Alternatives aside, severing South Sudan from Sudan in terms of oil would not resolve the problems between the two nations, and could reversely lead to an intensification of the conflict. Indeed, South Sudan’s halting of oil production has led to the current renewed clashes with Khartoum. Bypassing Sudan entirely would remove the only currency for negotiating peace.
In the meantime, the US has given South Sudan a boost for its non-oil exports, adding it to a US trade program for developing countries, which will enable the newly independent nation to export to the US duty free.
The GSP (Generalized System of Preferences) will allow South Sudan to export some 4,900 products without paying import duties. The GSP is one step toward membership in the African Growth and Opportunity Act (AGOA), which includes a waiver on import duties for textiles and agricultural products that are not included in the GSP.
The US has also eased sanctions that will open up investment in South Sudan’s oil sector.
But geopolitical realities will determine the end game.
The US, China, Uganda and the LRA
While South Sudan has allied itself with the US and Uganda, Khartoum uses the Lord’s Resistance Army (LRA) as its proxy to fight battles to ensure that South Sudan’s oil – a large share of which makes its way to Chinese markets – is held hostage.
The violent LRA cult-militia – which hides out in South Sudan’s northern mountains and in the DRC - is where the battle between Juba and Khartoum could become much more regional and even global in nature.
While China is most interested in ensuring cooperation between Khartoum and Juba, and hence an uninterrupted flow of oil, Beijing will have a difficult time convincing Khartoum to halt its attacks on Juba and to stop using the LRA as its proxy.
China, while it would prefer a stable relationship between North and South, is not going to bail South Sudan out. Diplomatic relations are shaky at best, as South Sudan accuses Beijing of complicity in Khartoum’s oil theft. This diplomatic spat has gone as far as to see Juba expel the head of the largest oil company on its territory, the Chinese-Malaysian Petrodar consortium. Increasing anxiety for Beijing, if South Sudan succeeds in finding an alternative route for its oil, it could upset exports to China as favor would likely be given to Western companies.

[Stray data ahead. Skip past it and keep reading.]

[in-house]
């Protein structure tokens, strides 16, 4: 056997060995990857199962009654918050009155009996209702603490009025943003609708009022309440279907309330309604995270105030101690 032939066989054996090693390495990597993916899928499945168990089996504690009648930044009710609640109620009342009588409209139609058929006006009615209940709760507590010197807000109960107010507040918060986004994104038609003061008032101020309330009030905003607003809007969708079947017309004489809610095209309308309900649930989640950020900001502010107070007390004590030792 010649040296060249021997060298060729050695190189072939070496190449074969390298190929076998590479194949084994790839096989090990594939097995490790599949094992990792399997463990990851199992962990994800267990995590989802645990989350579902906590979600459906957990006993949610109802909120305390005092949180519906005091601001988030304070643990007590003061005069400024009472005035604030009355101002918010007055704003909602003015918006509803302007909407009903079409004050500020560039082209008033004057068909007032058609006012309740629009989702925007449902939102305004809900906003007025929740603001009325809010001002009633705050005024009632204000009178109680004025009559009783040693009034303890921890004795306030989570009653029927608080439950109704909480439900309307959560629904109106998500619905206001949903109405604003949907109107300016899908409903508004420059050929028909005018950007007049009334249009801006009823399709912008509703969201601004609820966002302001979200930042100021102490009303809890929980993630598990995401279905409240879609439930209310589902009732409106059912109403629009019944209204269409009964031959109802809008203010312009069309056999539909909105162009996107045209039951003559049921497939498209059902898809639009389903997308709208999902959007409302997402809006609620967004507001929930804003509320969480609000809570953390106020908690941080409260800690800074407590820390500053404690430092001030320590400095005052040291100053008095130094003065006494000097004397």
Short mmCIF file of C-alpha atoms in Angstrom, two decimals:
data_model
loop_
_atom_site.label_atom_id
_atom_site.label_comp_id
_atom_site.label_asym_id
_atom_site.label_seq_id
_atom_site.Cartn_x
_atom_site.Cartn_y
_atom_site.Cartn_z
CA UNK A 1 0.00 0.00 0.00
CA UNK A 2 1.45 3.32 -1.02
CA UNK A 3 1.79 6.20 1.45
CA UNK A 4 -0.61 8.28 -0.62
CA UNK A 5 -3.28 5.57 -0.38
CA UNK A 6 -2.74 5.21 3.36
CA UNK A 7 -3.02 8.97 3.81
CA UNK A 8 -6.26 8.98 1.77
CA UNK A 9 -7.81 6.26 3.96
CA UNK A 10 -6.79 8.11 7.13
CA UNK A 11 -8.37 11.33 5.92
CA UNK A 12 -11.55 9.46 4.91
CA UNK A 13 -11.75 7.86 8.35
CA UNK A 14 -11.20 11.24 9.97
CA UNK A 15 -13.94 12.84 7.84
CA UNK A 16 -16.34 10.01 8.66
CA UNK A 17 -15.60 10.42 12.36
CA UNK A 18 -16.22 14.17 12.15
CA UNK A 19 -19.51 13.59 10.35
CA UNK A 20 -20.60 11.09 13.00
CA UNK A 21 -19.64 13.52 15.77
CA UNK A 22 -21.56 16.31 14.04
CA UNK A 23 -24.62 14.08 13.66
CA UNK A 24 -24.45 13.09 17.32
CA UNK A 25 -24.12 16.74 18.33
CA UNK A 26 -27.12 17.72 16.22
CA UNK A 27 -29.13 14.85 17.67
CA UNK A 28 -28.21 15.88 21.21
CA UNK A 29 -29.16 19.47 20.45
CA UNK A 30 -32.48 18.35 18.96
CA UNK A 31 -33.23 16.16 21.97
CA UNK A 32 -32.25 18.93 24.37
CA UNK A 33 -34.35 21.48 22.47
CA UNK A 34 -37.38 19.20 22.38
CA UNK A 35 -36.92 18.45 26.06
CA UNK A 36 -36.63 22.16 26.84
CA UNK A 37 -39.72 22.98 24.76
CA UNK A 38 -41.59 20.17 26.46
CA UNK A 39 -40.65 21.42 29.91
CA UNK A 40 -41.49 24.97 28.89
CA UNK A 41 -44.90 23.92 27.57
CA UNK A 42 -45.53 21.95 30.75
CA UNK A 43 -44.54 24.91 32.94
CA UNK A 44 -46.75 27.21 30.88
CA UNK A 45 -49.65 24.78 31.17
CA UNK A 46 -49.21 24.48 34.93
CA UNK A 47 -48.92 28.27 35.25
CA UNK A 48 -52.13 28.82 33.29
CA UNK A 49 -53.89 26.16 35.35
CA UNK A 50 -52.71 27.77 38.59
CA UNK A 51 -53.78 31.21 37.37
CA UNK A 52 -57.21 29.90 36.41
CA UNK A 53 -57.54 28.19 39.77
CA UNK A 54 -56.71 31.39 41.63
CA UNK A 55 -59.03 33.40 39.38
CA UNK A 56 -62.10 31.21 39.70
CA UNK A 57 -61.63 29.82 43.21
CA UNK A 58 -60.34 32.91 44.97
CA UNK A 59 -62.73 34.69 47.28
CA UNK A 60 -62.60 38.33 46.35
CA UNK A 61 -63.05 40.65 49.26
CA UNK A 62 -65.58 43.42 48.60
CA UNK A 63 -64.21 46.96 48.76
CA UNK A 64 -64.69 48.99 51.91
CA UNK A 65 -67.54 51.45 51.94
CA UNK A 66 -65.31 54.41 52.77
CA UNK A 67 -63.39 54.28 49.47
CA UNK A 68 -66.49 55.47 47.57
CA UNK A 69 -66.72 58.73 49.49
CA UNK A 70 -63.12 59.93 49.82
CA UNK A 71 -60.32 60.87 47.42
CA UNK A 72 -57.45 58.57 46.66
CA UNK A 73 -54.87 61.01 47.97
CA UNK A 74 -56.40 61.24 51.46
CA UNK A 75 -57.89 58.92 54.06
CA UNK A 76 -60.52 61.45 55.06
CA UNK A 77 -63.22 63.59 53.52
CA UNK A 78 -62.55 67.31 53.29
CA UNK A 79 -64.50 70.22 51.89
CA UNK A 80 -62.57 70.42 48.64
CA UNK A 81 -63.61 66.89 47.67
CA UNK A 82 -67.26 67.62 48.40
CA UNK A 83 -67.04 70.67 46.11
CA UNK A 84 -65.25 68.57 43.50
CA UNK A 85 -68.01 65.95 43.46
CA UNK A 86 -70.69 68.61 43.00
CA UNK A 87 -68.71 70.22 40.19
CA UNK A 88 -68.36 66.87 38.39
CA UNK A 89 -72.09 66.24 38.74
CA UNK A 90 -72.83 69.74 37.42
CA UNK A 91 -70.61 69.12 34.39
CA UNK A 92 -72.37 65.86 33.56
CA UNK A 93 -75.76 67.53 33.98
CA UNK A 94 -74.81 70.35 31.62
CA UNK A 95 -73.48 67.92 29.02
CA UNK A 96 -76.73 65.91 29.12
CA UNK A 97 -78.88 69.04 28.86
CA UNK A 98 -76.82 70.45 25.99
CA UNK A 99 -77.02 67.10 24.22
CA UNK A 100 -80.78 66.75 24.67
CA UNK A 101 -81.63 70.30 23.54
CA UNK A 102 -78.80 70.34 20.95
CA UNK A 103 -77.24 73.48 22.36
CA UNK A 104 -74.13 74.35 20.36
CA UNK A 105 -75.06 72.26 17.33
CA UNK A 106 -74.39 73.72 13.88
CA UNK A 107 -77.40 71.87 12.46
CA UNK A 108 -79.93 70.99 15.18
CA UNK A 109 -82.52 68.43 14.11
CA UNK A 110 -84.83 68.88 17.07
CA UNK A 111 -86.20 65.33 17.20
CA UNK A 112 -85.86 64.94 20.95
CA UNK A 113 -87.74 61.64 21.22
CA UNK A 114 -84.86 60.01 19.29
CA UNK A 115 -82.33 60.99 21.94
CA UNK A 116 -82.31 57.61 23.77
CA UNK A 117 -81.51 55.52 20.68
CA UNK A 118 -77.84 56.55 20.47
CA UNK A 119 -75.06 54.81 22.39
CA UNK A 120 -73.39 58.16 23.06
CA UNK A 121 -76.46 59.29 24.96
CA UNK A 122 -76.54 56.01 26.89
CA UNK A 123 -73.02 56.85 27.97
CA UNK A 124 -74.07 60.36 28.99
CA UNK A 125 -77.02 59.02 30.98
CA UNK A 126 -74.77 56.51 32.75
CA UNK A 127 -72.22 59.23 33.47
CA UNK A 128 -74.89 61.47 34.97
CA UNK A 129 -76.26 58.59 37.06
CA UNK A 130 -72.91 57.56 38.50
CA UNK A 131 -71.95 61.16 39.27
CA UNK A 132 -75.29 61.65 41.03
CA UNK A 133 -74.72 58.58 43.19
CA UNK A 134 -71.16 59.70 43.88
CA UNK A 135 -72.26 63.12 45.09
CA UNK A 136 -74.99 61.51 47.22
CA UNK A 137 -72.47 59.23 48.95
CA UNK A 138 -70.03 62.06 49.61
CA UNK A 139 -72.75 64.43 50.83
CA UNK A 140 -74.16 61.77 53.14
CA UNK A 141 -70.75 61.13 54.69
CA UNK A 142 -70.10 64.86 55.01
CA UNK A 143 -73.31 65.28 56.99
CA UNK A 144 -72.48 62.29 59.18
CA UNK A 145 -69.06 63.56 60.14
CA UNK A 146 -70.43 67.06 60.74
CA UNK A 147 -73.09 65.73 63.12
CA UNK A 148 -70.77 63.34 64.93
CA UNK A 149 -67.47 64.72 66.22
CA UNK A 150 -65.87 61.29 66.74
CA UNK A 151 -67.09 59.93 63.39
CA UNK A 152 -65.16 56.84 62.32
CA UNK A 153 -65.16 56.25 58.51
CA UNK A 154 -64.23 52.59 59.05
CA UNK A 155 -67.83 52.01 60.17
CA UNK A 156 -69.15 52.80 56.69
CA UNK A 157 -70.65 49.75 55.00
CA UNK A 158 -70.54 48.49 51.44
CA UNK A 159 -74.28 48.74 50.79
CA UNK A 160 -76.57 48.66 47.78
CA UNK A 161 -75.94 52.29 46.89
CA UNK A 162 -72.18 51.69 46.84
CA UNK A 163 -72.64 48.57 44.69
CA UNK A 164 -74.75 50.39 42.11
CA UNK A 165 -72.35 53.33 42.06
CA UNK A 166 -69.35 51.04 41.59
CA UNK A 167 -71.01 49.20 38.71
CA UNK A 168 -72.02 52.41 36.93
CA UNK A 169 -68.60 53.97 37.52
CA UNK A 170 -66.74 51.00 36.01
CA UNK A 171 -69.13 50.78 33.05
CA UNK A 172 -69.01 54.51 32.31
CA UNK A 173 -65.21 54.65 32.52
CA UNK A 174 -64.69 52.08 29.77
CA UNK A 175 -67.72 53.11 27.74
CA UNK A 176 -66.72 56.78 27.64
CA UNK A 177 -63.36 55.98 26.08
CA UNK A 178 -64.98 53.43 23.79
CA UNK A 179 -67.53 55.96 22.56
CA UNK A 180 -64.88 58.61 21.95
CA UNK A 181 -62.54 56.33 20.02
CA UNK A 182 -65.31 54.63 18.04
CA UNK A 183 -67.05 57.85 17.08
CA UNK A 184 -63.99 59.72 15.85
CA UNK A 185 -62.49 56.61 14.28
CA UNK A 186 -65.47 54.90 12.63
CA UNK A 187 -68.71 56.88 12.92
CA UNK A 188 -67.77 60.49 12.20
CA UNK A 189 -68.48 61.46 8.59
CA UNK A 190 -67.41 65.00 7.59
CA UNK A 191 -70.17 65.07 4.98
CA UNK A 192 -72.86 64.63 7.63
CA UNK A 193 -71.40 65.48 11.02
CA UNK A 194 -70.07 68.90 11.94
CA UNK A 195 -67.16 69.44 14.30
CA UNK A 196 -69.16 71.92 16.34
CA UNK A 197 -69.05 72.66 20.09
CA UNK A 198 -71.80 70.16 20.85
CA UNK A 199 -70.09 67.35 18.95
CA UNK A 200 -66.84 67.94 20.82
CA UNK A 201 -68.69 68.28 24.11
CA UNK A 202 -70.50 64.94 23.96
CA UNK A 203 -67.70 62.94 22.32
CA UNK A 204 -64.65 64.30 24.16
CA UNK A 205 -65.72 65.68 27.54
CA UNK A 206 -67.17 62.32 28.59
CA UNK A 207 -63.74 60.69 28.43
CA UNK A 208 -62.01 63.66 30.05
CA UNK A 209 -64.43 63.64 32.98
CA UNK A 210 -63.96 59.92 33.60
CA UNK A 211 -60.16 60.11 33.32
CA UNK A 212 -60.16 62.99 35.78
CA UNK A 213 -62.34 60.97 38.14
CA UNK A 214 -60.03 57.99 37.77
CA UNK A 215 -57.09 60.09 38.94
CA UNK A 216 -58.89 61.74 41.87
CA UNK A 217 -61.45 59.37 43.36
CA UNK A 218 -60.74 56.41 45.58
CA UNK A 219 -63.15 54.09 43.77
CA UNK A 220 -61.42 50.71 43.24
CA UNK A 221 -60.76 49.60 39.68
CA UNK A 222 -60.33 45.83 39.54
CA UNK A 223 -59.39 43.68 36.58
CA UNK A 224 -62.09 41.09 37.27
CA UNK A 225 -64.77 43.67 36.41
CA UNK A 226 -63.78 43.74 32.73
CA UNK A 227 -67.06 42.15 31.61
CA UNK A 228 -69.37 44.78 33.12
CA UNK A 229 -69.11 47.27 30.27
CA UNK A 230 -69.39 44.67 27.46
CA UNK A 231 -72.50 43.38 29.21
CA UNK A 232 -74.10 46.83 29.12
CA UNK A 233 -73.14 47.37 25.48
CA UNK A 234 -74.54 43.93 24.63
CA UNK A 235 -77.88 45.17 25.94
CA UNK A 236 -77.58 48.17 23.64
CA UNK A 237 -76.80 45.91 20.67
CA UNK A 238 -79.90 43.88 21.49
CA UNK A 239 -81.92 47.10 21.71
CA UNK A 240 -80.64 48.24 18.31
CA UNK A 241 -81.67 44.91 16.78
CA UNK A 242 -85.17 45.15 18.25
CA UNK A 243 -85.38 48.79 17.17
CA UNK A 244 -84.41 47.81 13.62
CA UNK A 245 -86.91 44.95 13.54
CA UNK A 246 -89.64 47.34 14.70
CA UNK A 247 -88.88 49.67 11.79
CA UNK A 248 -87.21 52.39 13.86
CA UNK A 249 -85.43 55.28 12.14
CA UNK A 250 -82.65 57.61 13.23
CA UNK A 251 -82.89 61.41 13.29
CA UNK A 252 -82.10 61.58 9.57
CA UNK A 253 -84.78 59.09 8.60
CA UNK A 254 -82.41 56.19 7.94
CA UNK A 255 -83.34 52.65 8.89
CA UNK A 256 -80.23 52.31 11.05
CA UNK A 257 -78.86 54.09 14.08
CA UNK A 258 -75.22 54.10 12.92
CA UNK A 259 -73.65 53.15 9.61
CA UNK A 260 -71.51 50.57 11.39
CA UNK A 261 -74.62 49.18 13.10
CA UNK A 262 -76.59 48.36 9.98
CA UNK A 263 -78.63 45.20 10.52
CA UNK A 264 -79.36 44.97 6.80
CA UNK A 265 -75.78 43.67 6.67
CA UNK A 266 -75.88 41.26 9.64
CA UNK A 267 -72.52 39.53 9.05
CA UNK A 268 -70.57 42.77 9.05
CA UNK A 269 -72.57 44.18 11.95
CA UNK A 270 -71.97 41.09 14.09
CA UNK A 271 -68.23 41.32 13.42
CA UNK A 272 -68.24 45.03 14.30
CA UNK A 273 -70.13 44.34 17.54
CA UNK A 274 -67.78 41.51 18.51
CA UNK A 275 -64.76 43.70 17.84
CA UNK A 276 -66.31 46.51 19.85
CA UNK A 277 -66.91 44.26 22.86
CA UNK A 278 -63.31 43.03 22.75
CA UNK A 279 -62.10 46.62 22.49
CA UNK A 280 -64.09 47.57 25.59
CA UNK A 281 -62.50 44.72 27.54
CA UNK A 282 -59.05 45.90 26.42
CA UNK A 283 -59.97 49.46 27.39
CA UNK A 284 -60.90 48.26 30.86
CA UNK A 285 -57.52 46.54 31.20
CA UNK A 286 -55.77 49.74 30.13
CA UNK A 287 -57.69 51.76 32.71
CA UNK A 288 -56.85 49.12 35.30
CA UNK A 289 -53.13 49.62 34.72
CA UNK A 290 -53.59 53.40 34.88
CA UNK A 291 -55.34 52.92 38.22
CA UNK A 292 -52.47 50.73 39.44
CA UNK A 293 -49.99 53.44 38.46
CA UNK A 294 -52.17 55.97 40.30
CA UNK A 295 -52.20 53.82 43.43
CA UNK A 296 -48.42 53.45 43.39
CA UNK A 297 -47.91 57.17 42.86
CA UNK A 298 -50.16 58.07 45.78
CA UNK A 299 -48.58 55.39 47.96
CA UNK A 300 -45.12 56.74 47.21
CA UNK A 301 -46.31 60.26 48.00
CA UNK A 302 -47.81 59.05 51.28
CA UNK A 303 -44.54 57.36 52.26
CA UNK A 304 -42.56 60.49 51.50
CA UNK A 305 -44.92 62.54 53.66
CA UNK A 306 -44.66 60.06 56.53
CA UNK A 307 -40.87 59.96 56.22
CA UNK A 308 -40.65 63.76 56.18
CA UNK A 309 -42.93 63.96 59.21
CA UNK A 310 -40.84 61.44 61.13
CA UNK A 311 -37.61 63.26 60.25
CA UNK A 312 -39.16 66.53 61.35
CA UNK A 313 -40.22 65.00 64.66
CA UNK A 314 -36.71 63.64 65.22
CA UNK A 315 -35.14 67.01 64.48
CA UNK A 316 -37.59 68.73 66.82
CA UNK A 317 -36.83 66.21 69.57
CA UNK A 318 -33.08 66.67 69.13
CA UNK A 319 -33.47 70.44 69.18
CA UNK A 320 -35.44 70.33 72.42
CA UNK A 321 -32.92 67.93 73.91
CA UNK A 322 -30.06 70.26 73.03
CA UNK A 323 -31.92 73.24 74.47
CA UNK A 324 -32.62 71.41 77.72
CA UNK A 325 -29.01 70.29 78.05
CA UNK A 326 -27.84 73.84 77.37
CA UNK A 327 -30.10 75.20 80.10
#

But the presence of the LRA could change the playing field, bringing the US and a consortium of Sudan’s neighbors into the battle. Uganda and the US have recently stepped up the fight against the LRA.
In late 2011, Washington authorized the deployment of around 100 special forces combat troops to help in the fight against the LRA and its fanatical Christian leader, Joseph Kony, whose celebrity status as a kidnapper, enslaver and creator of child soldiers and brutal fighting methods has recently spiraled out of control with help from the ignorance of Hollywood.
Indications that South Sudan is becoming a preferred stage for pursuing the LRA are already surfacing. On 24 March, Uganda, South Sudan, the DRC and Central Africa Republic (CAR), with the backing of the United Nations and the African Union (AU), announced the launch of a join military operation against the LRA inside South Sudanese territory. Some 5,000 soldiers are being deployed. The four countries, significantly, have agreed on the free movement of troops across mutual borders in pursuit of the LRA.
This development, in the end, may be why South Sudan is holding fast against Khartoum, despite the economic and security risks. Getting rid of only one of Khartoum’s proxies in this war will not be enough to stop Sudan from holding the South hostage, but it could help generate international aid to keep it afloat under halted oil production.
For now, though, it would appear that Khartoum has the upper hand as it can survive for the time being without South Sudan’s oil, owing to its ability to produce enough oil of its own for domestic consumption.
By Jen Alic of Oilprice.com
Jen Alic is a geopolitical analyst, co-founder of ISA Intel in Sarajevo and Tel Aviv, and the former editor-in-chief of ISN Security Watch in Zurich.